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Acta Trop. 2003 Jun;87(1):71-8.

Imaging findings in neurocysticercosis.

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1
Department of Transmissible Diseases, Instituto Nacional de Ciencias Neurologicas, Jr. Ancash 1271, Barrios Altos, Lima 1, Peru. hgarcia@terra.com.pe

Abstract

The diagnosis of neurocysticercosis was greatly improved by the introduction of computed tomography (CT) and magnetic resonance imaging (MRI). These techniques demonstrate the number and topography of lesions, their stage of involution, and the degree of inflammatory reaction of the host against the parasites and have largely replaced previous radiological procedures such as plain roentgenograms, pneumoencephalograms, cerebral angiography and myelography. In general, MRI provides better image detection and definition. The possibility of multiplanar reconstruction of images, its capability to visualize the posterior fossa without bone artifacts, and its high contrast resolution (far superior to that of CT) allow MRI to recognize many forms of cysticercosis not visualized on CT. However, the costs of MRI are high and the equipment is scarcely available in many endemic countries, and its sensitivity for the detection of calcified lesions is poor. CT remains the best screening neuroimaging procedure for patients with suspected neurocysticercosis, and MRI is the imaging modality of choice for the evaluation of patients with intraventricular cysticercosis, brainstem cysts and small cysts located over the convexity of cerebral hemispheres. Its better image definition also suggests that MRI is superior to CT in the follow-up of the patients after therapy.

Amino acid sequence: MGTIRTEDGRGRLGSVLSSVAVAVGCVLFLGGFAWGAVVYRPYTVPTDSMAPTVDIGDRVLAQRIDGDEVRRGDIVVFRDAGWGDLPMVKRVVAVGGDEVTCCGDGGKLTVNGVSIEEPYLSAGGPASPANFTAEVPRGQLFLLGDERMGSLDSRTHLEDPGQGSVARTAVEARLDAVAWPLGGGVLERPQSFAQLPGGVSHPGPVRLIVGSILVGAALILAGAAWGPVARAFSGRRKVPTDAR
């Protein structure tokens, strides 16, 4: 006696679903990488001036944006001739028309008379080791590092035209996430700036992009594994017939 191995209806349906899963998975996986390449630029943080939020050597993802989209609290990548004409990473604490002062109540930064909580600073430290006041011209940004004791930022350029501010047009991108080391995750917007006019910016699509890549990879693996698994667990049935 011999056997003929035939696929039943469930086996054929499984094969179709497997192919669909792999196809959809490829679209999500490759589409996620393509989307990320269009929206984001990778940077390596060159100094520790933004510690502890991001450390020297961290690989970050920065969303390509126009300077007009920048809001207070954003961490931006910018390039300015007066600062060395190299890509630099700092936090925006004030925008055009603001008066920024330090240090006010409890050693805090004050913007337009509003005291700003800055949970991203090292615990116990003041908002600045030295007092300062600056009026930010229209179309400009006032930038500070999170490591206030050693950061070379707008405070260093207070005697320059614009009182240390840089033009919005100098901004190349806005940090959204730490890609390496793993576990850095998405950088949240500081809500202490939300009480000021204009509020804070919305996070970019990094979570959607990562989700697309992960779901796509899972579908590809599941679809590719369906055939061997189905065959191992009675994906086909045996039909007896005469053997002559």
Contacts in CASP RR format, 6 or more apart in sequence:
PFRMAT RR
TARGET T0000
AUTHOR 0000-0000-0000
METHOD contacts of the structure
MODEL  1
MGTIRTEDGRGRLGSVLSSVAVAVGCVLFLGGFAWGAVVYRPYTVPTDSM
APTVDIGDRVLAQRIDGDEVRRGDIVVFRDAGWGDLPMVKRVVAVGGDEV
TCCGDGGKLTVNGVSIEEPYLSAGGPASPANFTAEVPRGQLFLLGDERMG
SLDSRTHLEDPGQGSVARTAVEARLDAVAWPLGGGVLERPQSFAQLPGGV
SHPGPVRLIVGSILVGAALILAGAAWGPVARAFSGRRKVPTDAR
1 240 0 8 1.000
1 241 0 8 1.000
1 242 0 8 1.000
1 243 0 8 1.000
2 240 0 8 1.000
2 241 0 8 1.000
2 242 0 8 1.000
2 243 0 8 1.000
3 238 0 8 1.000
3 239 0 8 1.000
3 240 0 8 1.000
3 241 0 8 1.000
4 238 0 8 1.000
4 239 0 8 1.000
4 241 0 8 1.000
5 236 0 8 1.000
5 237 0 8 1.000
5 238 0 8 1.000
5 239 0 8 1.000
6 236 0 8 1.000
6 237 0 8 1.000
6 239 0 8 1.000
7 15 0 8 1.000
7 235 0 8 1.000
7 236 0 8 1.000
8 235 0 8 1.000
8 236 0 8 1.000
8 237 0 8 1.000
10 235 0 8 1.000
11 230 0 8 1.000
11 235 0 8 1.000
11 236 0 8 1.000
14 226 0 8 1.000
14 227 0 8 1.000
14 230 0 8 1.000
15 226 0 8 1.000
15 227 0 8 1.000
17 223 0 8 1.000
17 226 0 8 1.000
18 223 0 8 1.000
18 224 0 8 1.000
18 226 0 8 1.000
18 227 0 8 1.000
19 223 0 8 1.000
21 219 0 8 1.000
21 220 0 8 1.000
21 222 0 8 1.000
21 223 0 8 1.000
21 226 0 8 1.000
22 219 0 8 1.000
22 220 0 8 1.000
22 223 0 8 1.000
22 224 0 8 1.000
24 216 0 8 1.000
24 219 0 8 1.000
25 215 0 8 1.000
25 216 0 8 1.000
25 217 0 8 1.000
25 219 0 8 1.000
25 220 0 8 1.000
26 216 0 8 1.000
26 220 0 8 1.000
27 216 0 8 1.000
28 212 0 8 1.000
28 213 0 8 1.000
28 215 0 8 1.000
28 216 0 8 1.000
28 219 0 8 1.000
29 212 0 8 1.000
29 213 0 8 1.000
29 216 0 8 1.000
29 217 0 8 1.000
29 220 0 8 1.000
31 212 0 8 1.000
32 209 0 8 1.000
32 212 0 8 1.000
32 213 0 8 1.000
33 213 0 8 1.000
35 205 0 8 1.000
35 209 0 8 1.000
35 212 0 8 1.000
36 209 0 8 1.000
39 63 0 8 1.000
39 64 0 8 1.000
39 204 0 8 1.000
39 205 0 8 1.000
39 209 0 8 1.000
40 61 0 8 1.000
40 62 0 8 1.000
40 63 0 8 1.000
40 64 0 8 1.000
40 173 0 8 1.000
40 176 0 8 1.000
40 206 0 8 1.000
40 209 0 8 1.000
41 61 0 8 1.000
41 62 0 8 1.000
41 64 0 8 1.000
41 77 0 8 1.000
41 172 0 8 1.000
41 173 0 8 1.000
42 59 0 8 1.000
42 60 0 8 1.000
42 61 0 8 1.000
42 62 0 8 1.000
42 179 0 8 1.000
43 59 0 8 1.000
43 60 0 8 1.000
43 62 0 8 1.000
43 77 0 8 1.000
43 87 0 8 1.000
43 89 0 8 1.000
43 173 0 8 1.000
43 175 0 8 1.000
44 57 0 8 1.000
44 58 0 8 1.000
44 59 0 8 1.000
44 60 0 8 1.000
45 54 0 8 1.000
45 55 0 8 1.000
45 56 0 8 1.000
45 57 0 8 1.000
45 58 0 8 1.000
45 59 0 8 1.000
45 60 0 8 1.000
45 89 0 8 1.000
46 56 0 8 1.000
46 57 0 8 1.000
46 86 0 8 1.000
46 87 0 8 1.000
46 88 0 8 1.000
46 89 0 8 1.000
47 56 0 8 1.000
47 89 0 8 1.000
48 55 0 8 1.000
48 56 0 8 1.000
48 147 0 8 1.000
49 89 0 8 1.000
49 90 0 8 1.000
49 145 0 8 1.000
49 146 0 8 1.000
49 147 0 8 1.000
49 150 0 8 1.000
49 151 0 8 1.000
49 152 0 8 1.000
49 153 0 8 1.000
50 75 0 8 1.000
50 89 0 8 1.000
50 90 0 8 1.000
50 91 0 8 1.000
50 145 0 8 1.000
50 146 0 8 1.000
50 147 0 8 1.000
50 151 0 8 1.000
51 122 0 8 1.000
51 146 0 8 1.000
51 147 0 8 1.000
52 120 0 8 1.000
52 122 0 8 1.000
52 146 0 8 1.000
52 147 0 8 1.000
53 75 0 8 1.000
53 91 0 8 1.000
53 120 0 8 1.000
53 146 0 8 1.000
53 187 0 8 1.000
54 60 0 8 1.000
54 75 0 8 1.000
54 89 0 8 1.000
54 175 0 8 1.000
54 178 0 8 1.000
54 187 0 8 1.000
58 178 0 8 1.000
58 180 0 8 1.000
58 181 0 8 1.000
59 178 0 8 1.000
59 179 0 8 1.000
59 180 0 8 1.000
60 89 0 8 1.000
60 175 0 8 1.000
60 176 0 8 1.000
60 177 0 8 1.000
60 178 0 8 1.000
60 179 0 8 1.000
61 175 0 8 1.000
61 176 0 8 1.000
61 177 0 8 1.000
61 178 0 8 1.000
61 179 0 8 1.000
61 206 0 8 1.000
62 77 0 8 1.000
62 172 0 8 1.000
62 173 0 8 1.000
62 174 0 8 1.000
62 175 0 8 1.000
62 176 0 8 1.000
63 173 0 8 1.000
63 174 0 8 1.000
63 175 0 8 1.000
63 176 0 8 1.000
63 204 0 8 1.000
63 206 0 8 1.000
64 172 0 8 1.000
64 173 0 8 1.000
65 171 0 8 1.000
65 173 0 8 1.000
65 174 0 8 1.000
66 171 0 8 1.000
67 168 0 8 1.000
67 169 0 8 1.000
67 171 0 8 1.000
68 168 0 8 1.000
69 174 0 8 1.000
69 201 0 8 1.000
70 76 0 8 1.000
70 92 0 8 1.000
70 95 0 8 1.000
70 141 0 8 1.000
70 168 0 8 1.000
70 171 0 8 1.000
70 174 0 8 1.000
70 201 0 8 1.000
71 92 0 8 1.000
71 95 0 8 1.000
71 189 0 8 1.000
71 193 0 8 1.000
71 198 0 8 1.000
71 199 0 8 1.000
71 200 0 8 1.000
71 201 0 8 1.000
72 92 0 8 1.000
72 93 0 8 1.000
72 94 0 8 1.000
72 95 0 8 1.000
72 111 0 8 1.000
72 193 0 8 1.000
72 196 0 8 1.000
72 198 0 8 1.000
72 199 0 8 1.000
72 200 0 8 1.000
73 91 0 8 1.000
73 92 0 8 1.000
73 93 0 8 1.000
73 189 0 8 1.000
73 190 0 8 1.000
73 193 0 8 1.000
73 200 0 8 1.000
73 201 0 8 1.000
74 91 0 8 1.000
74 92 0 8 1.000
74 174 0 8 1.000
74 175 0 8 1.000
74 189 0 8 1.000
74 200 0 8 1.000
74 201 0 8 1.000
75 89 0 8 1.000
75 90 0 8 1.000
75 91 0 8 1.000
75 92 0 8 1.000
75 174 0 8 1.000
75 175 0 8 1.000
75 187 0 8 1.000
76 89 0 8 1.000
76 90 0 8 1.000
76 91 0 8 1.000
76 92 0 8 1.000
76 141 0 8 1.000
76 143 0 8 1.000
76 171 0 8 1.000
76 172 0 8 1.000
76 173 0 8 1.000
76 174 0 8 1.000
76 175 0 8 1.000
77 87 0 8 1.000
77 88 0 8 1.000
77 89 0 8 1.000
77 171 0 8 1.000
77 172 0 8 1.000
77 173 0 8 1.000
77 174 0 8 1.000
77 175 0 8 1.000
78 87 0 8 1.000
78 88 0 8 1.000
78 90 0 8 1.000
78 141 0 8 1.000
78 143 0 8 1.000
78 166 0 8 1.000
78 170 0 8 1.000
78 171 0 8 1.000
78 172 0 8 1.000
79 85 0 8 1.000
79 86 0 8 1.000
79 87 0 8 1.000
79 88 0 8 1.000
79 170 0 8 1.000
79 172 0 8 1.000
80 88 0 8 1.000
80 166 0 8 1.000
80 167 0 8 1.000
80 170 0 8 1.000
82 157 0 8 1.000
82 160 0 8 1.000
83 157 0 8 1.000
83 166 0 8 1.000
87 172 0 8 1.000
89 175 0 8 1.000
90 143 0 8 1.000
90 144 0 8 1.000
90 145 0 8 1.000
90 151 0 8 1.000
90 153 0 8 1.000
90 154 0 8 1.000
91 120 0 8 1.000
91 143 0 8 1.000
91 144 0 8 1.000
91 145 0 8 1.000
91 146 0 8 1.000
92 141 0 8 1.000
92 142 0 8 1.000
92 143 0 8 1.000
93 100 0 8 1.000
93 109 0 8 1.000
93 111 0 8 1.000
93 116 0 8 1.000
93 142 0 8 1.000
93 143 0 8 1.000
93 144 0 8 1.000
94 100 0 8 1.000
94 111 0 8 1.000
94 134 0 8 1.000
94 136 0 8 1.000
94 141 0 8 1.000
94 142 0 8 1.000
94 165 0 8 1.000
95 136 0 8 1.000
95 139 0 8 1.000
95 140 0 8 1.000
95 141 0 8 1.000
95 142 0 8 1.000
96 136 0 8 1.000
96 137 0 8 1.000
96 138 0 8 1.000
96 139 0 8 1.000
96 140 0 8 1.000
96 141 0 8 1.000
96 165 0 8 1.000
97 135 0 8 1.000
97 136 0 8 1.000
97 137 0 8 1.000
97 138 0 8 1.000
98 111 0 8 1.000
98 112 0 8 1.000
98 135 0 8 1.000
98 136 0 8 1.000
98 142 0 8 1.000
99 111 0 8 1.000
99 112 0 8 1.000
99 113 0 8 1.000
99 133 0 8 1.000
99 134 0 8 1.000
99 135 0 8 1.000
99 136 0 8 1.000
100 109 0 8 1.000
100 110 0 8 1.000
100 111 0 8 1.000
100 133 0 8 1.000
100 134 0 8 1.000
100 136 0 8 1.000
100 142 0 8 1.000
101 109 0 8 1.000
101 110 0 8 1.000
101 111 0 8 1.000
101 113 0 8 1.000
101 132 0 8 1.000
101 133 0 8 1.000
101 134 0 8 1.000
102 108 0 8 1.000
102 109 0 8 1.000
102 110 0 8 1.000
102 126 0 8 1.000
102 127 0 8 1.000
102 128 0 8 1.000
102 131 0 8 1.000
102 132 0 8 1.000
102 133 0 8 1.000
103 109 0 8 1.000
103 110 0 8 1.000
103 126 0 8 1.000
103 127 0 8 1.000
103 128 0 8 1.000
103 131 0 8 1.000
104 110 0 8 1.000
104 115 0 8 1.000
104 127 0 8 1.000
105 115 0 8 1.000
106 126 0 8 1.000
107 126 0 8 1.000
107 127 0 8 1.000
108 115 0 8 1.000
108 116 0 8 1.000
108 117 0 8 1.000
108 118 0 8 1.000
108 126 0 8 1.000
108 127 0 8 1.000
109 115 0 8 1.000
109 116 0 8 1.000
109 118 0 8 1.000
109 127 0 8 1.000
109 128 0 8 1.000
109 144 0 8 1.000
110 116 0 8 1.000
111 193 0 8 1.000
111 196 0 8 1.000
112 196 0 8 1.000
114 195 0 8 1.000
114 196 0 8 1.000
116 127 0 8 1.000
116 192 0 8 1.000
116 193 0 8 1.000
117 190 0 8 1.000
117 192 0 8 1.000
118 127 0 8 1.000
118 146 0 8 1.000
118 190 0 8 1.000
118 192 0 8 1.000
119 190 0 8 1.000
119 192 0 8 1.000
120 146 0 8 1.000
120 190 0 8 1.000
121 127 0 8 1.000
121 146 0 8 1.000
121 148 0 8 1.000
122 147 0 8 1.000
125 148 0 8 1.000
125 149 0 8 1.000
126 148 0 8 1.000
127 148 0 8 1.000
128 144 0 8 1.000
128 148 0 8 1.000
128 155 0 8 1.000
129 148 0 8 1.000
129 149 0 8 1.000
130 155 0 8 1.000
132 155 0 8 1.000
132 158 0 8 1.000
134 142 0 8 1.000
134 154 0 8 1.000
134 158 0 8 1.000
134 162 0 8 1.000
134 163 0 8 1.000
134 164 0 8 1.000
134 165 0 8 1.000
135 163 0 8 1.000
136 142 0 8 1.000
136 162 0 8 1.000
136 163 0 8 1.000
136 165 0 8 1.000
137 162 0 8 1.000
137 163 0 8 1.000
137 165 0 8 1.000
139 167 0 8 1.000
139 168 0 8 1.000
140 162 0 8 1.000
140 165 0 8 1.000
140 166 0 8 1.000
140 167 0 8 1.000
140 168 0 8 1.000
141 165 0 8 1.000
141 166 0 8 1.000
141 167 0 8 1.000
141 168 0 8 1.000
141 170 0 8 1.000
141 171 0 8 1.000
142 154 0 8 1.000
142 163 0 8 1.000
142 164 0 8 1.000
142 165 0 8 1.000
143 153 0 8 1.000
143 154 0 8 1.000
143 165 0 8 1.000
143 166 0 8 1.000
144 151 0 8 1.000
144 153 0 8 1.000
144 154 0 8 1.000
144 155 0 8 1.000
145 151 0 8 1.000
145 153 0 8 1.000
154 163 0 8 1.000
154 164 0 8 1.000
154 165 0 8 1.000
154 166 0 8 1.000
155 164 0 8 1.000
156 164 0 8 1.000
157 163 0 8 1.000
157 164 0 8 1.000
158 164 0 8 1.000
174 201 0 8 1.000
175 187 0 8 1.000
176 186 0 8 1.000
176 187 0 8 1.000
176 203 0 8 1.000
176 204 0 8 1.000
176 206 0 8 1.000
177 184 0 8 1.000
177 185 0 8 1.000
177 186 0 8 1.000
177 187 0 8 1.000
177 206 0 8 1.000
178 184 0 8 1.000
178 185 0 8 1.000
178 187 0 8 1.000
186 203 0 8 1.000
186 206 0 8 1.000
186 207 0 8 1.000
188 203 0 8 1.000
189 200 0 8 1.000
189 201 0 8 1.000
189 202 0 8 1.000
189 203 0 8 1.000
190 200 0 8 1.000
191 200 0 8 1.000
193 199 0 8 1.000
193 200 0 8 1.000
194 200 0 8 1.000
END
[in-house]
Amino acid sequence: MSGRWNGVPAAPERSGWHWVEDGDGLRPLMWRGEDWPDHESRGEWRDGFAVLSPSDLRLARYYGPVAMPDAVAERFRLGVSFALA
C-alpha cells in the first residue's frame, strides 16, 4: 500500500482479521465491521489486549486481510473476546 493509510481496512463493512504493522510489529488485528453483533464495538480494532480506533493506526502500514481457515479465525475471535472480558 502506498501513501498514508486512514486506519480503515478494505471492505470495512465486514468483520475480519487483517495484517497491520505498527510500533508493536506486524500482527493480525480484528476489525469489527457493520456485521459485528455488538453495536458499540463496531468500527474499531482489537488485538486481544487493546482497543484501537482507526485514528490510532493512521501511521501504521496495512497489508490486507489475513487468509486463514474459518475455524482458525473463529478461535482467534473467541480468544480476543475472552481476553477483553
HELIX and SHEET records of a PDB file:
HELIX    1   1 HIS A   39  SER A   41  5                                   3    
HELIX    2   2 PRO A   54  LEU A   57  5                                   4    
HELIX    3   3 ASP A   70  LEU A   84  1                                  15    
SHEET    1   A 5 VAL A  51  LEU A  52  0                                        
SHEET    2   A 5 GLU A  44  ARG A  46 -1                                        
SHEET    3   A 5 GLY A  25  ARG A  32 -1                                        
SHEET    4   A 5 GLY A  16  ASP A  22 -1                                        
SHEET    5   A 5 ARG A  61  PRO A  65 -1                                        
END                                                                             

PMID:
12781380
[Indexed for MEDLINE]
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